Alison Wismer Fries and her colleagues at the University of Wisconsin-Madison compared 21 typical youngsters from Milwaukee to 18 children who had been adopted by Milwaukee area residents after spending their first year or so in Romanian and Russian orphanages. Using urine samples, they found that the adopted orphans had significantly lower levels of vasopressin--a hormone that plays a role in familial recognition--circulating in their systems than their peers.
The scientists then had the two groups of children play an interactive computer game with their mothers and, later, an unfamiliar woman. The 30-minute game involved timed "tickling, patting on the head, counting each other's fingers, [and] whispering in each other's ears." Studies in animals have shown that such pleasant physical contact leads to a rise in oxytocin levels--a hormone that seems to help form secure relationships--particularly when the touch comes from a relative. Although the family-reared children showed the expected rise in oxytocin levels when touched by their mothers, the orphans did not exhibit as strong a response.
"We had a rare opportunity to examine children who were reared in extremely aberrant social environments where they were deprived of the kind of care-giving typical for our species," the authors report online this week in the Proceedings of the National Academies of Science. "The results of this experiment suggest a potential mechanism whose atypical function may explain the perverse social and emotional difficulties observed in many children who have experienced aberrant caregiving."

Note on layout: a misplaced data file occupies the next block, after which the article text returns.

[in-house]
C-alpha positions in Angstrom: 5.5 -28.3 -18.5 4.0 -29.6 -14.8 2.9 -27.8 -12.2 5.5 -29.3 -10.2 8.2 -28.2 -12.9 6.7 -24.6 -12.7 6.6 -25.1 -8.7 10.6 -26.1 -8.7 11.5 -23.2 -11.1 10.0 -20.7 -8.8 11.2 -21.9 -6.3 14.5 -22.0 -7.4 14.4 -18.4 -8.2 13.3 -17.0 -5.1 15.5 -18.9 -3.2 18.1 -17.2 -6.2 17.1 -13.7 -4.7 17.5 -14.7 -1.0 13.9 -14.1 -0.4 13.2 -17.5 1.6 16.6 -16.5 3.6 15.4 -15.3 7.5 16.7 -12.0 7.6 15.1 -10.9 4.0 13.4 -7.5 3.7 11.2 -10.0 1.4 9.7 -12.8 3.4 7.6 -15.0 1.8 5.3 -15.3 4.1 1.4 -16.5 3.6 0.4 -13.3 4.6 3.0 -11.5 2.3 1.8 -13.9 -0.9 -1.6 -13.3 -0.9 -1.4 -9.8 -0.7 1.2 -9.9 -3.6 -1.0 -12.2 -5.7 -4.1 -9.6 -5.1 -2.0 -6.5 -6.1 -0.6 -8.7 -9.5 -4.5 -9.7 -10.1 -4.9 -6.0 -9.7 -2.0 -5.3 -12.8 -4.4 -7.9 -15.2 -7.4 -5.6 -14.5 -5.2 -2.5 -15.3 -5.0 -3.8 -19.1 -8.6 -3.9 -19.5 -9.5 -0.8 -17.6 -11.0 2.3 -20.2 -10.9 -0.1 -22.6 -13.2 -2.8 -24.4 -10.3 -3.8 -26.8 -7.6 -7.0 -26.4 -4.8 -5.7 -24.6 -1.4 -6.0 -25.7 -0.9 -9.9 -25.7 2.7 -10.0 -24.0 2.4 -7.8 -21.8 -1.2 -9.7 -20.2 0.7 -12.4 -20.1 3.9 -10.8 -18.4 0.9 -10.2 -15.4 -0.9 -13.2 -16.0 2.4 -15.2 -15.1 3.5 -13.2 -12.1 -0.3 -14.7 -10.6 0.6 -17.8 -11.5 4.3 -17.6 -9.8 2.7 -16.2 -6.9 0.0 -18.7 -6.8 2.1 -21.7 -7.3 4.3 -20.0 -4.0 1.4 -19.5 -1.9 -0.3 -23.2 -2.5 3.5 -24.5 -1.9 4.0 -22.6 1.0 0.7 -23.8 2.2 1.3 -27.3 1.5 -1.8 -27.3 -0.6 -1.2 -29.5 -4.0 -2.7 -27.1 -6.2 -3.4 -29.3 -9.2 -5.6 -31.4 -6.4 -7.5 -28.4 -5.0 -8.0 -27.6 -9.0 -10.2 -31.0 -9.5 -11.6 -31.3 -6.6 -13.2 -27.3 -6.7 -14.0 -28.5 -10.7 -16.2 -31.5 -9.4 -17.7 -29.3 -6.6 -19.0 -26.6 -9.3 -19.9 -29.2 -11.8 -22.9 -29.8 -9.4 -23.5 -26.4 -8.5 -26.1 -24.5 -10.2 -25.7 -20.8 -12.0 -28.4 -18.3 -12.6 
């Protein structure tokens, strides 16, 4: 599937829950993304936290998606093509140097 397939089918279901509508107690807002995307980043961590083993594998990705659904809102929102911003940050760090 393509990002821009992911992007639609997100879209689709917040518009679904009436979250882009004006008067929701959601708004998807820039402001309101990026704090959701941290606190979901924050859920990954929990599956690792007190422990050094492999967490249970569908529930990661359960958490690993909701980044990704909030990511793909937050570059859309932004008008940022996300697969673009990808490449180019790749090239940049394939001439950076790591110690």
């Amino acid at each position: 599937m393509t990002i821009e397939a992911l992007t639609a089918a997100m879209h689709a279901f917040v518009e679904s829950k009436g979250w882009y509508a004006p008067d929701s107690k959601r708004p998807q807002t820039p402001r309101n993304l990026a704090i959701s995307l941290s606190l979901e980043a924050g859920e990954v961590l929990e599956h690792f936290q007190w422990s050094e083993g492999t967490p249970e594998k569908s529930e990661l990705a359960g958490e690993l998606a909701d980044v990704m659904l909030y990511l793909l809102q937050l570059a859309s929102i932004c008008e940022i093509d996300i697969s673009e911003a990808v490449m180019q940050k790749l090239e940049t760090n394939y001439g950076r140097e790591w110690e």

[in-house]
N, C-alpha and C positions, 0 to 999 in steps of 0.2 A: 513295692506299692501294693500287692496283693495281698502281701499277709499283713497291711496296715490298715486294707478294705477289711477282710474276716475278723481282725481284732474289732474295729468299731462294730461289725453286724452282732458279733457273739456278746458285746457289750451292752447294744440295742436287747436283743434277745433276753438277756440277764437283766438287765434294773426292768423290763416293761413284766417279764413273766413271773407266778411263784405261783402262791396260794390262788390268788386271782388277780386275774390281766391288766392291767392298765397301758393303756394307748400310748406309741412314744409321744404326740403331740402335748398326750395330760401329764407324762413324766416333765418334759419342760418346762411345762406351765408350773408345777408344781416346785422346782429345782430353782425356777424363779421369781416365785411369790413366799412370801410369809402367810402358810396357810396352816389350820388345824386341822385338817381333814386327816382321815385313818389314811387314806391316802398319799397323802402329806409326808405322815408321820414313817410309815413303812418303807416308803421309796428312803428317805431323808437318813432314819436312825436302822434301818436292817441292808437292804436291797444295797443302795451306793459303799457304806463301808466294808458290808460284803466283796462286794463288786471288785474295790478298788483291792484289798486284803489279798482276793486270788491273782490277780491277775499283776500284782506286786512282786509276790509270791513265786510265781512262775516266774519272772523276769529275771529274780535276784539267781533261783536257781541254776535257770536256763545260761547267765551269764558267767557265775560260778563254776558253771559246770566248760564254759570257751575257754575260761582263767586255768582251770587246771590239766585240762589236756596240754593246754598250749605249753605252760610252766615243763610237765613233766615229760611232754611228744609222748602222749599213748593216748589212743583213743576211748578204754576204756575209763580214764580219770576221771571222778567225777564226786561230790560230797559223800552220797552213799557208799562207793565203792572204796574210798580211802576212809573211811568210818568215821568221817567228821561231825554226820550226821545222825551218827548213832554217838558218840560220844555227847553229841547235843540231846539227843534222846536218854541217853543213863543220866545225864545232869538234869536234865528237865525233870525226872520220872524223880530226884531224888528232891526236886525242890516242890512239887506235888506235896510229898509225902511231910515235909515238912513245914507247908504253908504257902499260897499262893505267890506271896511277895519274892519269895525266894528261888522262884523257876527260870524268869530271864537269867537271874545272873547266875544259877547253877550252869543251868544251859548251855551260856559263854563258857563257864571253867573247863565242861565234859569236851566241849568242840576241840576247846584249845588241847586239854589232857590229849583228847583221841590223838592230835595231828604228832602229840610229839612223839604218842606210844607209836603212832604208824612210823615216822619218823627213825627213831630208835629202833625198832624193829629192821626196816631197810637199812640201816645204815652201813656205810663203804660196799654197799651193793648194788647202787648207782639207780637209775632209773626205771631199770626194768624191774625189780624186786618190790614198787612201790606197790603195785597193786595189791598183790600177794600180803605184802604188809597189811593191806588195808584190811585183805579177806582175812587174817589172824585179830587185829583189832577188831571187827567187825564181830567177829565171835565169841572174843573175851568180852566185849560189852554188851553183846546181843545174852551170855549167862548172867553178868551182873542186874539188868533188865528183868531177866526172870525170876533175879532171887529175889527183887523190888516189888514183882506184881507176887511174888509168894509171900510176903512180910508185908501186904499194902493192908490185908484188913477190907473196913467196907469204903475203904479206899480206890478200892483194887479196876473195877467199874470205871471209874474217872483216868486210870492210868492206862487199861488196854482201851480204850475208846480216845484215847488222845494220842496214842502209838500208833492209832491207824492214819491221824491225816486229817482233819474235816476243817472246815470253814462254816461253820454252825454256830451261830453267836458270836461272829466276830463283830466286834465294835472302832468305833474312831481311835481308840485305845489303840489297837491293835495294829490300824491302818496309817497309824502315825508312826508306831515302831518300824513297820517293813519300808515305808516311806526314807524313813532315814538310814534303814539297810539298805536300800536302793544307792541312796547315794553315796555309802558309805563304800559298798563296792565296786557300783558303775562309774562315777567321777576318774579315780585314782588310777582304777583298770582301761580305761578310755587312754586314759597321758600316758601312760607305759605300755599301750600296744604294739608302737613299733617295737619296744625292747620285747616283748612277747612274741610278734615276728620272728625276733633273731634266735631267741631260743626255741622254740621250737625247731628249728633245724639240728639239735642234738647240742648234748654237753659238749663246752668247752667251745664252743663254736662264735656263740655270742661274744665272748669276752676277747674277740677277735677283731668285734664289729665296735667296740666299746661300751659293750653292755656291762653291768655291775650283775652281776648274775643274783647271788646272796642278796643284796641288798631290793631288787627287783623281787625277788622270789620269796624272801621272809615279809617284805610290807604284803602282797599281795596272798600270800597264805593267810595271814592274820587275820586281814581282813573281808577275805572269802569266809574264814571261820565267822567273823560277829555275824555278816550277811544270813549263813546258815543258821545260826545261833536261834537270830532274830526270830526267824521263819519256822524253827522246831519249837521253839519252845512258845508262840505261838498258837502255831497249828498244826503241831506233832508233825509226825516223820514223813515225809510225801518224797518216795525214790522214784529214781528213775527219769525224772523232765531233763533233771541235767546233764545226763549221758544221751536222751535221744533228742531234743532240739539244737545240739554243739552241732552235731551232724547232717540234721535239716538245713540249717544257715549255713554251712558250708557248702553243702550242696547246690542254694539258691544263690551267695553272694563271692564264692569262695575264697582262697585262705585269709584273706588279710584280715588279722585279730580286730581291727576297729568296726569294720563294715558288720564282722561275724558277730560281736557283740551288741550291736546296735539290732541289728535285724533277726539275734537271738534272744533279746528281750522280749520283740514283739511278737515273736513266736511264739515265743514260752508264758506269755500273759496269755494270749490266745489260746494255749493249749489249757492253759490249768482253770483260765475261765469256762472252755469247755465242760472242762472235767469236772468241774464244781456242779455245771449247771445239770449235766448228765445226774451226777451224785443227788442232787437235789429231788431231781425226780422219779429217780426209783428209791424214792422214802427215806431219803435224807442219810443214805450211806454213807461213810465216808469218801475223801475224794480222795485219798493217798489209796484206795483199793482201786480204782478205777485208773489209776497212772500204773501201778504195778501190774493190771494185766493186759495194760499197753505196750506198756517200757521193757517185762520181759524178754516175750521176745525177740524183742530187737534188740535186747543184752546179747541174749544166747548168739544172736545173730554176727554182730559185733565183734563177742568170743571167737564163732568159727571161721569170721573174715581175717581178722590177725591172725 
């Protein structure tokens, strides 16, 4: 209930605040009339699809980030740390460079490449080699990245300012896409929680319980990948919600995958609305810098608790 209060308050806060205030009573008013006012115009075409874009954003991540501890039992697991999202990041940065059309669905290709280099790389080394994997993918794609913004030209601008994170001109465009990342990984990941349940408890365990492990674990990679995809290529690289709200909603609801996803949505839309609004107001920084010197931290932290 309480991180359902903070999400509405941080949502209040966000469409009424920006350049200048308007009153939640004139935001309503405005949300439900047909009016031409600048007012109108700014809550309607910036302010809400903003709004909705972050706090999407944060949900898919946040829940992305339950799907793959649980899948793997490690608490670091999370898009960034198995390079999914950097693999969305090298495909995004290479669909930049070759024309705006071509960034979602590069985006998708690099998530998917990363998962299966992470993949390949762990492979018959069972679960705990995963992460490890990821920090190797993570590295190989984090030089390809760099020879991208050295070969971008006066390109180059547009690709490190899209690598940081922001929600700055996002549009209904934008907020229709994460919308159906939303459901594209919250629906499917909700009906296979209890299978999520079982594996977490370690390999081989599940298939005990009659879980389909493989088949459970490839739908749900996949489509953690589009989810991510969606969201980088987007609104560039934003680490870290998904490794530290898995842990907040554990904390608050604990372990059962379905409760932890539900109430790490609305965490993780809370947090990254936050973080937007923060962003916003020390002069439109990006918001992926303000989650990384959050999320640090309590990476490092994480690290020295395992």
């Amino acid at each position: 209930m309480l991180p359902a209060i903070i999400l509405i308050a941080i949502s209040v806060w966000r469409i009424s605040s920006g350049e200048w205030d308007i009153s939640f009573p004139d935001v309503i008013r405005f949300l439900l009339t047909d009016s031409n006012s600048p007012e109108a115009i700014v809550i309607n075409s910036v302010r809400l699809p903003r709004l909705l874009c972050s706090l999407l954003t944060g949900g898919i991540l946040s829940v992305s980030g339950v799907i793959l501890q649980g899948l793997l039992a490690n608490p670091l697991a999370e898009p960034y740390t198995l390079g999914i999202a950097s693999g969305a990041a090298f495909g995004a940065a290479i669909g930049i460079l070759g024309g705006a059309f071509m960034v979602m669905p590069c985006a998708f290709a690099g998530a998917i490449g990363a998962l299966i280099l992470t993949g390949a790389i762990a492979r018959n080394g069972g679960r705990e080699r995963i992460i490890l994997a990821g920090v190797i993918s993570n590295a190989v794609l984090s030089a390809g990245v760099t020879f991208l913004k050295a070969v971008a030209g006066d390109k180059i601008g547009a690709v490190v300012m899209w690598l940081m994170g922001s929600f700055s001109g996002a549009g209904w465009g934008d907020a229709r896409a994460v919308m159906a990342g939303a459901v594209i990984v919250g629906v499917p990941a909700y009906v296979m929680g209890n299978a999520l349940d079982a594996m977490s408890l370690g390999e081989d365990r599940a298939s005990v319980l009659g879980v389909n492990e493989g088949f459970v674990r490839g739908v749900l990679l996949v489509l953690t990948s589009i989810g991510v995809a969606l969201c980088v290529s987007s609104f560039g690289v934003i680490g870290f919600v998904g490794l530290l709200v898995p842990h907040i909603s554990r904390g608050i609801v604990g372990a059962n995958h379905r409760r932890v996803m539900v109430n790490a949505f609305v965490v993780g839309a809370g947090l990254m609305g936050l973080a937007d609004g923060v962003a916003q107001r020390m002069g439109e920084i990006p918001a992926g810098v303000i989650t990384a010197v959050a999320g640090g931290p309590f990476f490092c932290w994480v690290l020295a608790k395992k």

The researchers caution that this does not mean that these children are functionally incapable of forming healthy relationships, but note that the findings may explain why such orphans show an affinity for comfort from strangers or difficulties developing friendships, among other potential challenges. "All we are saying is that in the case of some social problems, here is a window into understanding the biological basis for why they happen and how we might design treatments," team leader Seth Pollak says.